My story could end here, but there’s more. When I returned to the camp, I was treated to a steak dinner, a couple of beers and more teasing from my buddies. It didn’t matter, because in the morning we were going out in the big boat to try out luck at some big snappers. The next morning, the weatherman’s forecast of slick seas didn’t disappoint and we headed out along with a convoy of others right at sunrise. After about an hour’s boat ride (about 28 miles off shore) we were dropping cutup pogeys at a rig in 80 – 90 feet of water. We caught some monsters (see picture) that fought like big bulldogs. They stripped off line and made grown men whence with pain as they pulled against our stiff rods, as we fought to keep them out of the rigs. Our efforts were rewarded, however, and the snappers eventually gave in to our persistence. We quickly filled out four-man limit of big red snapper and “left them biting” at around 8:15.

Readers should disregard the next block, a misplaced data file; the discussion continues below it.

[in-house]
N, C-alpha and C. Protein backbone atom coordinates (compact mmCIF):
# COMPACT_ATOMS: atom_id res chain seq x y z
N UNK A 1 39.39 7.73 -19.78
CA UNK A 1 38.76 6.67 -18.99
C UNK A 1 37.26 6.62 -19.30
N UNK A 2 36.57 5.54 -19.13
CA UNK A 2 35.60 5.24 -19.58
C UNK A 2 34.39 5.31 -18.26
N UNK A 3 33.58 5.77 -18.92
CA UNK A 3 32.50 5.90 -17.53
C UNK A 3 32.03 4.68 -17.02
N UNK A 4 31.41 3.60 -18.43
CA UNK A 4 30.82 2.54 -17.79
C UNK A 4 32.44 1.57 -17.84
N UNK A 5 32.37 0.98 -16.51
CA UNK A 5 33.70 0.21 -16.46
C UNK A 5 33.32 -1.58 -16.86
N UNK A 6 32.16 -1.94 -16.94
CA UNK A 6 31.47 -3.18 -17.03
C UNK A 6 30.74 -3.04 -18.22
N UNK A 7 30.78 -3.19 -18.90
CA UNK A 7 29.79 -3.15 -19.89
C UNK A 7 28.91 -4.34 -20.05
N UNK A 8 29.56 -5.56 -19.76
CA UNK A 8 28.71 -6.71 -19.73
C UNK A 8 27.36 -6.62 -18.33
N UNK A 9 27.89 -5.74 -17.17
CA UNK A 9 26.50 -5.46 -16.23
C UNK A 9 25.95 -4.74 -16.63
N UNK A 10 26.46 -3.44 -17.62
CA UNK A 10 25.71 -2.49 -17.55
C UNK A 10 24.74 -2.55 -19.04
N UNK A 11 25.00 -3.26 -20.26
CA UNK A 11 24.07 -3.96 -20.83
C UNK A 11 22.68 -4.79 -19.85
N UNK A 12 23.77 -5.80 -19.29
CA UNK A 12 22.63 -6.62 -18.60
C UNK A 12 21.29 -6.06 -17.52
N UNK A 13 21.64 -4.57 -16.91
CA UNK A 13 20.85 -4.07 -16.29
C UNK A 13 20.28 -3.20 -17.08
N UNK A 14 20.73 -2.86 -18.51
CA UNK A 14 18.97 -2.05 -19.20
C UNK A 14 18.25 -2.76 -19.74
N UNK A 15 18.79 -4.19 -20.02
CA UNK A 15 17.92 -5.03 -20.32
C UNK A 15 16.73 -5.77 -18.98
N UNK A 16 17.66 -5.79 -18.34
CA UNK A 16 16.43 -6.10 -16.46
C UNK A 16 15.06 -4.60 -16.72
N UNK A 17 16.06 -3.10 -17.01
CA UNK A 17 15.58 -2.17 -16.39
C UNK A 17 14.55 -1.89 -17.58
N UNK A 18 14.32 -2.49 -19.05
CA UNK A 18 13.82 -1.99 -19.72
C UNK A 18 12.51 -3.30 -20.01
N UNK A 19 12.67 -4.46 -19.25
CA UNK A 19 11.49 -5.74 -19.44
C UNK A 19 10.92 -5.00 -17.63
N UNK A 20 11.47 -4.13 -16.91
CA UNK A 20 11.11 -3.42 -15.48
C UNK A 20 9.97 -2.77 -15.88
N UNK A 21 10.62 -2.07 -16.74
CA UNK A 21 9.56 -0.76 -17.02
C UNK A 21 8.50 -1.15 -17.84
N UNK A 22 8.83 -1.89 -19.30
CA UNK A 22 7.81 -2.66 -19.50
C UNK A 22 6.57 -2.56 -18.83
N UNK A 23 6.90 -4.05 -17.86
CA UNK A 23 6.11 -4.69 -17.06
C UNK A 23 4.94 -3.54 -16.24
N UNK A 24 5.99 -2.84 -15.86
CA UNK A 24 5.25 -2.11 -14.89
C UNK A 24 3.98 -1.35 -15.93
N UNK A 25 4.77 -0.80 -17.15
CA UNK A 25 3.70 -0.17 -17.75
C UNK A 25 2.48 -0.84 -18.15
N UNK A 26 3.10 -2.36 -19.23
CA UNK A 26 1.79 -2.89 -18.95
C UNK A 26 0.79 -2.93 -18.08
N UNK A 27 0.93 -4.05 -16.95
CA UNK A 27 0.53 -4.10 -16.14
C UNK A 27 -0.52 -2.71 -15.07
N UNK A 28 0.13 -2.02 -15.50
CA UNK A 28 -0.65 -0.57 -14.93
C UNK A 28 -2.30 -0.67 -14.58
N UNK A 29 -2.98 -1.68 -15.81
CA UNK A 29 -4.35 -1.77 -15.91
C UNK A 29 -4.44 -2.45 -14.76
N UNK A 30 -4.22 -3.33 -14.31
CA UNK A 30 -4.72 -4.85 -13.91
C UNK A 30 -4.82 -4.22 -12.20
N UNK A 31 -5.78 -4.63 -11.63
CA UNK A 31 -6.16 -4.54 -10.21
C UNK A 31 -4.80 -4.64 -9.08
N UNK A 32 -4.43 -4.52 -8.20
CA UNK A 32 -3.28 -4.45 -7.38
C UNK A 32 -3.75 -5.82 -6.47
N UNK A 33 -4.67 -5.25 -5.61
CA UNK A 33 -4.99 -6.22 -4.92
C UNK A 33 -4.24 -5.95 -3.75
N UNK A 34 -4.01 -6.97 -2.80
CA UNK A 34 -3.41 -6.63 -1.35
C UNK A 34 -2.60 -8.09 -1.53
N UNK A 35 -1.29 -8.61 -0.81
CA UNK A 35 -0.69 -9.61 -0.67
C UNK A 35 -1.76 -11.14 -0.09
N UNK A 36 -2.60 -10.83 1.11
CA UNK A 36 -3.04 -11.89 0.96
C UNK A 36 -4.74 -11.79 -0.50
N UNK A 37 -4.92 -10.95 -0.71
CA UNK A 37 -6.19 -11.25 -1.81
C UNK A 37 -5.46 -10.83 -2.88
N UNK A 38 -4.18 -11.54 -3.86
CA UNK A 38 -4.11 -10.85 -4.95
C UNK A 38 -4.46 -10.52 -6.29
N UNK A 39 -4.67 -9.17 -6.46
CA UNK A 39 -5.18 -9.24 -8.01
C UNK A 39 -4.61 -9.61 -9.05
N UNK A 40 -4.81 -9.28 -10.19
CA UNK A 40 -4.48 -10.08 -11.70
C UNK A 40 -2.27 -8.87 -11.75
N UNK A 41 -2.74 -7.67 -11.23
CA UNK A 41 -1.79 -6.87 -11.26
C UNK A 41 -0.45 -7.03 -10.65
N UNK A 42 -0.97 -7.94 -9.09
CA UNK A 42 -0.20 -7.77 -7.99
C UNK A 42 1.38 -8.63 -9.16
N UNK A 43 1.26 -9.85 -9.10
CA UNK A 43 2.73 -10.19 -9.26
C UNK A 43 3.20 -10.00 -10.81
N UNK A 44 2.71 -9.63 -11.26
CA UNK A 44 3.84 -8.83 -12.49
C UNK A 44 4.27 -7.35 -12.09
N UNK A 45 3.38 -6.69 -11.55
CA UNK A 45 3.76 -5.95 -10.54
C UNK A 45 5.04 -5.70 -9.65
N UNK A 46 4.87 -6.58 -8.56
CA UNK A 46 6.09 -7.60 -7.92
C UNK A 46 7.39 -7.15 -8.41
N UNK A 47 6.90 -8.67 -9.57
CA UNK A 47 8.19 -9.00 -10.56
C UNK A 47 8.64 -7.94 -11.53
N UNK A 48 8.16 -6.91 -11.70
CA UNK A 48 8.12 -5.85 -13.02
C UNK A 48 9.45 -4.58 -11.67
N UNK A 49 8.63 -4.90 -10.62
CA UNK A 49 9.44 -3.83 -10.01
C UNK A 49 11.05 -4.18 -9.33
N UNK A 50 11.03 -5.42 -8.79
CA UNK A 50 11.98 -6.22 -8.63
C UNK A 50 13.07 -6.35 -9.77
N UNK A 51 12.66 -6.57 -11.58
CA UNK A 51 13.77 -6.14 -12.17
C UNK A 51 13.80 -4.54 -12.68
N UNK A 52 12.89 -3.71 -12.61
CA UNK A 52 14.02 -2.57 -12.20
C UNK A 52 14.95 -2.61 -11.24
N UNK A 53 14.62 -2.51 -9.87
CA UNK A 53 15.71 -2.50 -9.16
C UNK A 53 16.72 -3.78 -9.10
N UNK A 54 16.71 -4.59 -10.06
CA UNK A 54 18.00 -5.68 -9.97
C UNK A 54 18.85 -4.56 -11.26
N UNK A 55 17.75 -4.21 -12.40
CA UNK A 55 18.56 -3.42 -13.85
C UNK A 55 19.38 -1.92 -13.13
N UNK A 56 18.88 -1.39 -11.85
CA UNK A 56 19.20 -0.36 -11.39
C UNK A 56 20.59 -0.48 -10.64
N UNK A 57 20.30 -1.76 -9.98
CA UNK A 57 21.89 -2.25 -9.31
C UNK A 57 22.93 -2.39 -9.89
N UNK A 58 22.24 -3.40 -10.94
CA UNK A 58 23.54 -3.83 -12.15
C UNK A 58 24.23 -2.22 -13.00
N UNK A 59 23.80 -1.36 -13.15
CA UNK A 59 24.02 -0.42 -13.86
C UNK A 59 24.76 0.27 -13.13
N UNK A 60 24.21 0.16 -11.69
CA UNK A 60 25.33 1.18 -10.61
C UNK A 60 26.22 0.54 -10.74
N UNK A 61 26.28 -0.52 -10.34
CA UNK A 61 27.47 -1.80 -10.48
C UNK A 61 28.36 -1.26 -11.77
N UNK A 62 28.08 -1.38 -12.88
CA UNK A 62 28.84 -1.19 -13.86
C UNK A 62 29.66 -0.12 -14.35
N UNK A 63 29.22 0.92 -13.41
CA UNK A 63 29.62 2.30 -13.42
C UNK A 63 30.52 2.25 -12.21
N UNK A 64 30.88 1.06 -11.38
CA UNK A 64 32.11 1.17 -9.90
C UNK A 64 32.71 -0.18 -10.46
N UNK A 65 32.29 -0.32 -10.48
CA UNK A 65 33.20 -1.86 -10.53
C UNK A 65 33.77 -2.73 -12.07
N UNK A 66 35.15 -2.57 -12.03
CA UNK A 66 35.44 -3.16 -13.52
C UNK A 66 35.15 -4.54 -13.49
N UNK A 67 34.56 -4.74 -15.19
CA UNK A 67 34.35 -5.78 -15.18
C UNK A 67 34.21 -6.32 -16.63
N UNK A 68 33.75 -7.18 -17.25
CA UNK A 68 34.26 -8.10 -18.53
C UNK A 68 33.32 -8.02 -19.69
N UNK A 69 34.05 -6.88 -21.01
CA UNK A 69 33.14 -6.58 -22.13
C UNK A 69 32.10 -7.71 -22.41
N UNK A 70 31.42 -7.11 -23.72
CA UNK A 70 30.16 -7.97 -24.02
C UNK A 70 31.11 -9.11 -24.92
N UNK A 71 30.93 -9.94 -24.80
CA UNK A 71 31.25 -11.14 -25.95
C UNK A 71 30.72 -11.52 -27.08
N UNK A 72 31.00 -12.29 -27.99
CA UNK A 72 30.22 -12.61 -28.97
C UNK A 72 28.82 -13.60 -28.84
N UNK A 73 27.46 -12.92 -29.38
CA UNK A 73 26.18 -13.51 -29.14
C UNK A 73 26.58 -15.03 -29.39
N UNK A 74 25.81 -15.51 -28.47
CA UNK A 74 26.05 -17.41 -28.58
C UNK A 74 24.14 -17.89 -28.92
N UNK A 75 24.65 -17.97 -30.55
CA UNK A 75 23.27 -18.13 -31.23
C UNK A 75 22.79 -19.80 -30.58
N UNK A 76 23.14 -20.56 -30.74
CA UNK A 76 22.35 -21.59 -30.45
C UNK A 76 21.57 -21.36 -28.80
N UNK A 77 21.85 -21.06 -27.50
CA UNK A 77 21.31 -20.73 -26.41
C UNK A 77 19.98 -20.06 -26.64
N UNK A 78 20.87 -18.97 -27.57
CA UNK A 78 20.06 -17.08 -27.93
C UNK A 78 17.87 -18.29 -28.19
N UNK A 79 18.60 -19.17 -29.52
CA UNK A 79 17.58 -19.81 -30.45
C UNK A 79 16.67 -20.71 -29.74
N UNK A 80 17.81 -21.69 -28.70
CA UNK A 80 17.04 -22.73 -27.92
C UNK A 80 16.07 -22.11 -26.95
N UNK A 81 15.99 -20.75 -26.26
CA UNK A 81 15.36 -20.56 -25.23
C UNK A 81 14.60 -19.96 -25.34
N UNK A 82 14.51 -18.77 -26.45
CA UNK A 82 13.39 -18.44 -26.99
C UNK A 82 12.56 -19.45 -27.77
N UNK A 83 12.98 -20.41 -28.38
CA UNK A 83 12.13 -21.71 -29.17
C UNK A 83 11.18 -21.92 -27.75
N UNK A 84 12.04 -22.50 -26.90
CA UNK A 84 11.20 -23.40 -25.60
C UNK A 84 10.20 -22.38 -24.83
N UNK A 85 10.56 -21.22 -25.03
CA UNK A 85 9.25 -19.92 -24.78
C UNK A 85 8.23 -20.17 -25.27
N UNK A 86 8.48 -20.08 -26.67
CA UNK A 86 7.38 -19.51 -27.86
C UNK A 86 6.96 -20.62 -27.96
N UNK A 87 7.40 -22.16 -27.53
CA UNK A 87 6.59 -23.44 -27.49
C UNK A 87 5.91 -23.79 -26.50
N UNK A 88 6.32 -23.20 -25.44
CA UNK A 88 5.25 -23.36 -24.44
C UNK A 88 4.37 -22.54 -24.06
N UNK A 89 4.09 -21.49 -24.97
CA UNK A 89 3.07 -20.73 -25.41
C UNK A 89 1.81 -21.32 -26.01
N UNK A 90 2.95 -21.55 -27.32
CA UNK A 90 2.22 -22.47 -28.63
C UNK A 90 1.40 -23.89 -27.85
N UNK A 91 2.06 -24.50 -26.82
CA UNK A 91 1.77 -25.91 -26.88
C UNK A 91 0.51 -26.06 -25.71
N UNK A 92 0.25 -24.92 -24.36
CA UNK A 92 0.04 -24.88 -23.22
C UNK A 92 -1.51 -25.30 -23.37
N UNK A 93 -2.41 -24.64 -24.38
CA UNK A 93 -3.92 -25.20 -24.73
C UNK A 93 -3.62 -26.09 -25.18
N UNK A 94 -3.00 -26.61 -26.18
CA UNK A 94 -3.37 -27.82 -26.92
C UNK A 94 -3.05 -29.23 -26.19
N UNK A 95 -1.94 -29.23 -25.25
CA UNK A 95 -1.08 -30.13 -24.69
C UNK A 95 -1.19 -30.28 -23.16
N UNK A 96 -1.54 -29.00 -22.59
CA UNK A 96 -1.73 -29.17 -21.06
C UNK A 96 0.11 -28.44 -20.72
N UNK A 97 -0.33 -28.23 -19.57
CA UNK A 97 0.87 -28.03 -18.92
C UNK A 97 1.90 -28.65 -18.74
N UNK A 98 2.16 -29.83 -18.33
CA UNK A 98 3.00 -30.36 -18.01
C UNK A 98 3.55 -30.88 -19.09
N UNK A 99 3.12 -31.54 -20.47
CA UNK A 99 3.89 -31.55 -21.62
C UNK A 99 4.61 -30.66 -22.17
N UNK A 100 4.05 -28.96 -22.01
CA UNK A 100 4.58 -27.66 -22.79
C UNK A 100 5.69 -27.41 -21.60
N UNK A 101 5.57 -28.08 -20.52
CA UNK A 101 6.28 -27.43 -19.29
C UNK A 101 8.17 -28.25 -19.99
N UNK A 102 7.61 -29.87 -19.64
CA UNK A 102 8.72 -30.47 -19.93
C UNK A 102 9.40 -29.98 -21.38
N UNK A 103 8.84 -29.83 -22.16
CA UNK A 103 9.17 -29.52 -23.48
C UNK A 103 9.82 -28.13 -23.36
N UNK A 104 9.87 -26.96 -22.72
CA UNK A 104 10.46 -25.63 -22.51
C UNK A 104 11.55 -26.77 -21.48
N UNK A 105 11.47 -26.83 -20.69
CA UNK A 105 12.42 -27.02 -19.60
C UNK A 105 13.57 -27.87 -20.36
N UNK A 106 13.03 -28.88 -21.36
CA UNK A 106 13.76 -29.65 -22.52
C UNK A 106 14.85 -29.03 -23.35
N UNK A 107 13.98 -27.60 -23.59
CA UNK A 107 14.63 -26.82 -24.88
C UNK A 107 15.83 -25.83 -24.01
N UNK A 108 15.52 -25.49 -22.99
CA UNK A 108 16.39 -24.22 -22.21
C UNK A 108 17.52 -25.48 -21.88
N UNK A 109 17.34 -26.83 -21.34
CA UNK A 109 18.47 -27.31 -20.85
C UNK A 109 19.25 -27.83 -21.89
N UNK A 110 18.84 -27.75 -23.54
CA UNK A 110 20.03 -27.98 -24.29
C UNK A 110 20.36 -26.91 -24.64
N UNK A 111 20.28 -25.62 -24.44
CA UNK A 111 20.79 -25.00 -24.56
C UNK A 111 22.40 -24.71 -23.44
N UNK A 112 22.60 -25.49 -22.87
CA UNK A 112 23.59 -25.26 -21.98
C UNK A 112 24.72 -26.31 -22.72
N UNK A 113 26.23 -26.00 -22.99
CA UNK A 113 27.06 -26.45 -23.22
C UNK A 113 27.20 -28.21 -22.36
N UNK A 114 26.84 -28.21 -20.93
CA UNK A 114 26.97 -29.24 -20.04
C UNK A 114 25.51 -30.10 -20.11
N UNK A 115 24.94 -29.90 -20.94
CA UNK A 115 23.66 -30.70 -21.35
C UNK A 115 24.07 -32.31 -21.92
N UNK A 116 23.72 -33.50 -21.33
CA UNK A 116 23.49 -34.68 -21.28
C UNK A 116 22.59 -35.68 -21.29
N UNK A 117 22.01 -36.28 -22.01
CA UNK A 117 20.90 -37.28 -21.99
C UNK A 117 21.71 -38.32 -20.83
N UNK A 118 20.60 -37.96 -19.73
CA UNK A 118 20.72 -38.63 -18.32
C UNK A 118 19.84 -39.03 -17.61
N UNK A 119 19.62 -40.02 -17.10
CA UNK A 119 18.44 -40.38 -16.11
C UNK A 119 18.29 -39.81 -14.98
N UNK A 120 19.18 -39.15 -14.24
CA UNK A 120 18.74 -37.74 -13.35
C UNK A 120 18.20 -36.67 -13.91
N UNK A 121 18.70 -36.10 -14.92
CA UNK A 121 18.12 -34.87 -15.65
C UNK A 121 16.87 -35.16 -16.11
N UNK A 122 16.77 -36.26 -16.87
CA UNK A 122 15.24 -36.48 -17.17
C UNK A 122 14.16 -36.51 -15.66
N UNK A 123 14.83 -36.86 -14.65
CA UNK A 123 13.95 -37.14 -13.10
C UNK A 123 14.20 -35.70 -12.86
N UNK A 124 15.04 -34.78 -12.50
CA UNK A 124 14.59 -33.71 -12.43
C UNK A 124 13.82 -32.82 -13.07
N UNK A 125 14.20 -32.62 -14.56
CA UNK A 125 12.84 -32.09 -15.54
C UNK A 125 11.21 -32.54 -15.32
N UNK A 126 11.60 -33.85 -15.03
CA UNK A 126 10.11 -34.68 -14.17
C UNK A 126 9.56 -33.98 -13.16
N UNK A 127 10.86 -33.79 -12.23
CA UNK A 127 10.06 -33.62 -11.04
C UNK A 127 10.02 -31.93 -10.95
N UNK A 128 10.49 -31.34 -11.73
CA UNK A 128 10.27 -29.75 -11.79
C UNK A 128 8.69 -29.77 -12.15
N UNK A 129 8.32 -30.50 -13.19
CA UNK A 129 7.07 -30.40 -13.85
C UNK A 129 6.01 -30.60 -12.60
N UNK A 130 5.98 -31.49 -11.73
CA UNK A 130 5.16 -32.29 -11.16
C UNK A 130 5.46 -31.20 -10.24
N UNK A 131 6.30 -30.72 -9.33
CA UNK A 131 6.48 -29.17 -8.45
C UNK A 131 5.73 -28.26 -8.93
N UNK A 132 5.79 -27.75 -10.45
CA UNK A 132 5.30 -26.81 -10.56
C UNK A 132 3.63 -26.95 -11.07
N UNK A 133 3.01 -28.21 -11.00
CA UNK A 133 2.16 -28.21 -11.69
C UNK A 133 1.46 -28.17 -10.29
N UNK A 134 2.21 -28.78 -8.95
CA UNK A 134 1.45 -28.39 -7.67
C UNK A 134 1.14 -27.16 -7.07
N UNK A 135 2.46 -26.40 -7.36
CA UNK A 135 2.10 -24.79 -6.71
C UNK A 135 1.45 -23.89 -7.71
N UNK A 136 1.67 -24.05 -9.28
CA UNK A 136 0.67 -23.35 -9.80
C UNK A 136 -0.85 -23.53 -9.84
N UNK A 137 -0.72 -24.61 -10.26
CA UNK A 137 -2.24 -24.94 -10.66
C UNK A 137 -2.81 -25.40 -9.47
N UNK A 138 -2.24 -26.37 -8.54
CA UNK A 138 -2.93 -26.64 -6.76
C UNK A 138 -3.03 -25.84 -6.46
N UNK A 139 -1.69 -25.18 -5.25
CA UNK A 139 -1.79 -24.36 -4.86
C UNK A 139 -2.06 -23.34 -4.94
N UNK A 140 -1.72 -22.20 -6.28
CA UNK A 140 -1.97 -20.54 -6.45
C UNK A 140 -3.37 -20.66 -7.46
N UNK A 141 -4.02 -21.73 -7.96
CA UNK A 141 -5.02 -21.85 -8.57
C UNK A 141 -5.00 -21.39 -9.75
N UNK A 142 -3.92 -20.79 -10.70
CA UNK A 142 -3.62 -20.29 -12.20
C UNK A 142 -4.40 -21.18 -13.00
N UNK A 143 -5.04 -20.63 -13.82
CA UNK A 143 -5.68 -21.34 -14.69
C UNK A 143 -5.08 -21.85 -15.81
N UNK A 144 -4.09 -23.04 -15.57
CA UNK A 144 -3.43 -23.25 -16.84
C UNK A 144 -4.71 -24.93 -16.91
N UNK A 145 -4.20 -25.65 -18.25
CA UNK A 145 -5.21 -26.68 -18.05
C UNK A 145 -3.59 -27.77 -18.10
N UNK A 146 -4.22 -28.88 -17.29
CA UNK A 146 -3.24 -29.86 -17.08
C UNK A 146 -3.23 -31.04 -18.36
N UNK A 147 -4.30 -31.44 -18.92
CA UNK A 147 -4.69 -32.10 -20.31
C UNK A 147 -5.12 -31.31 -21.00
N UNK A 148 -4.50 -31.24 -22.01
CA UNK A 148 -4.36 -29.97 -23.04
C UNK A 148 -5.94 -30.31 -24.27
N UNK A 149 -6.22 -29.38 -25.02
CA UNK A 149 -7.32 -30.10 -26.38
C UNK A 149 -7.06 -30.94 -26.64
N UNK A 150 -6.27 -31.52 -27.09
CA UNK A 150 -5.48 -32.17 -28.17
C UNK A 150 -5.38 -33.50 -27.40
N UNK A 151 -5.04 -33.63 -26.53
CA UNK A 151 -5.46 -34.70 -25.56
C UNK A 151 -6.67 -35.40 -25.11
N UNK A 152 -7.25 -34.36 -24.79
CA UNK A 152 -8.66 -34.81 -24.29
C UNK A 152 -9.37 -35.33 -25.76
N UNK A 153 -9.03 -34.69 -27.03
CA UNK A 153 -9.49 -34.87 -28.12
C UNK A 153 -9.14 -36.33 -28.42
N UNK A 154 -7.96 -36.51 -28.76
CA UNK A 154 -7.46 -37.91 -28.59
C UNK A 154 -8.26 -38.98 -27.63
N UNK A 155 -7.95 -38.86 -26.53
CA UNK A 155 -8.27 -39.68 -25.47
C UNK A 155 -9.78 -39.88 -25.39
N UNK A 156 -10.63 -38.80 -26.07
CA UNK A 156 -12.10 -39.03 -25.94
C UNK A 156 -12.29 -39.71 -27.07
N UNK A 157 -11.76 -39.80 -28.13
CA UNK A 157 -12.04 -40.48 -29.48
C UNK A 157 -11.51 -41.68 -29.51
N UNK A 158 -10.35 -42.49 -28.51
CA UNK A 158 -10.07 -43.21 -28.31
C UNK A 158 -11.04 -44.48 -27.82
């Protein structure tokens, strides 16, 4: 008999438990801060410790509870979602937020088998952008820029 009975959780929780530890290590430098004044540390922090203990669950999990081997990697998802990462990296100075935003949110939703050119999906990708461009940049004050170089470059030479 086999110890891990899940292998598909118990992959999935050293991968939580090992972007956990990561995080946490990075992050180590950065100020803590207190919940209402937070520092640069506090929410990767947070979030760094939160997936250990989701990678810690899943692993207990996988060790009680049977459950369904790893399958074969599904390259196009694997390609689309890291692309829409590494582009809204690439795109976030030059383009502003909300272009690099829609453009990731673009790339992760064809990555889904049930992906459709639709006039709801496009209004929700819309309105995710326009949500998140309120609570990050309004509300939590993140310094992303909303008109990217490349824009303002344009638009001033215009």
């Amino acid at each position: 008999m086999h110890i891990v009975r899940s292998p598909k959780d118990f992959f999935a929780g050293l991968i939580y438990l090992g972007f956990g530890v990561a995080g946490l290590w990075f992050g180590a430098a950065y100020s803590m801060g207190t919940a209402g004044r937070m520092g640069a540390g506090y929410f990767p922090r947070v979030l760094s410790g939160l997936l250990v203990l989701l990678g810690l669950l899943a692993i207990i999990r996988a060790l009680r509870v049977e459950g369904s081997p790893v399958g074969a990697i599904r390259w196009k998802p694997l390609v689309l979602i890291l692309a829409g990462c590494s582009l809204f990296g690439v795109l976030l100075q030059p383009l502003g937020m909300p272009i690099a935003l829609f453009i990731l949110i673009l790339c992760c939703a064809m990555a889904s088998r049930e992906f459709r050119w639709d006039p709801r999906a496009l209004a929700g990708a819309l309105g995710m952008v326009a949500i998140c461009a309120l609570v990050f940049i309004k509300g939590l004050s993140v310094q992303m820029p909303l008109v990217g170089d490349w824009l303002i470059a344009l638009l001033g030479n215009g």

We piddled around and tried to catch some mangrove snapper but weren’t successful and they were real skittish. The hookups we did have were made by fish that would come out from under the platform, grab the bait and quickly dart back into the safety of the barnacle-laden fortress around them. After an hour’s worth of frustration and one small mangrove, we decided to head back to the beach and try out luck at speckled trout before it got too late. We were greeted at the beach with dirty water and we managed to only catch five or so specs. We headed back to the camp to clean fish and rest up for an afternoon trip back in the broken marsh for specs.
At about 4 PM, we headed out to one of our spec spots (only a 45-minute boat ride this time) and were greeted immediately by some hungry fat specs. The bite slowed down but we persisted and ended up catching a three-man “Cormier” limit (15 instead of 25). We left them biting there too. What a great day! I can honestly say that the state of our Louisiana fishery is looking good, in spite of BP and federal regulators who know absolutely nothing about our fishery. Much has been written about the recently opened, and shortest-on-record, 48-day recreational red snapper season. My own experience tells me that there are plenty of fish out there. We could have caught fish all morning. There were boats literally at every rig, large or small, and everyone was catching fish. Our limit of eight fish, ranging probably from 7 – 13 pounds provided us with a lot of meat for the grill, which reminds me…time to finish up this report and get to grillin’ 🙂